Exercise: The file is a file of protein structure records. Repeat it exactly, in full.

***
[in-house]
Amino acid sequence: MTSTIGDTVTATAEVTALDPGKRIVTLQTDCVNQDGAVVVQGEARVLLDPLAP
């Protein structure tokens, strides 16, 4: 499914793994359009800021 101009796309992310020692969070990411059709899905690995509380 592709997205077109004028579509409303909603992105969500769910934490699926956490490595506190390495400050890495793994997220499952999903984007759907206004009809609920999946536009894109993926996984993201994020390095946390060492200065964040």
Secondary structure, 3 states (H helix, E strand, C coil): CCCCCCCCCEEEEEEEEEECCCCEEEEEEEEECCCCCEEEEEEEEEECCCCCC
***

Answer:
[in-house]
Amino acid sequence: MTSTIGDTVTATAEVTALDPGKRIVTLQTDCVNQDGAVVVQGEARVLLDPLAP
């Protein structure tokens, strides 16, 4: 499914793994359009800021 101009796309992310020692969070990411059709899905690995509380 592709997205077109004028579509409303909603992105969500769910934490699926956490490595506190390495400050890495793994997220499952999903984007759907206004009809609920999946536009894109993926996984993201994020390095946390060492200065964040």
Secondary structure, 3 states (H helix, E strand, C coil): CCCCCCCCCEEEEEEEEEECCCCEEEEEEEEECCCCCEEEEEEEEEECCCCCC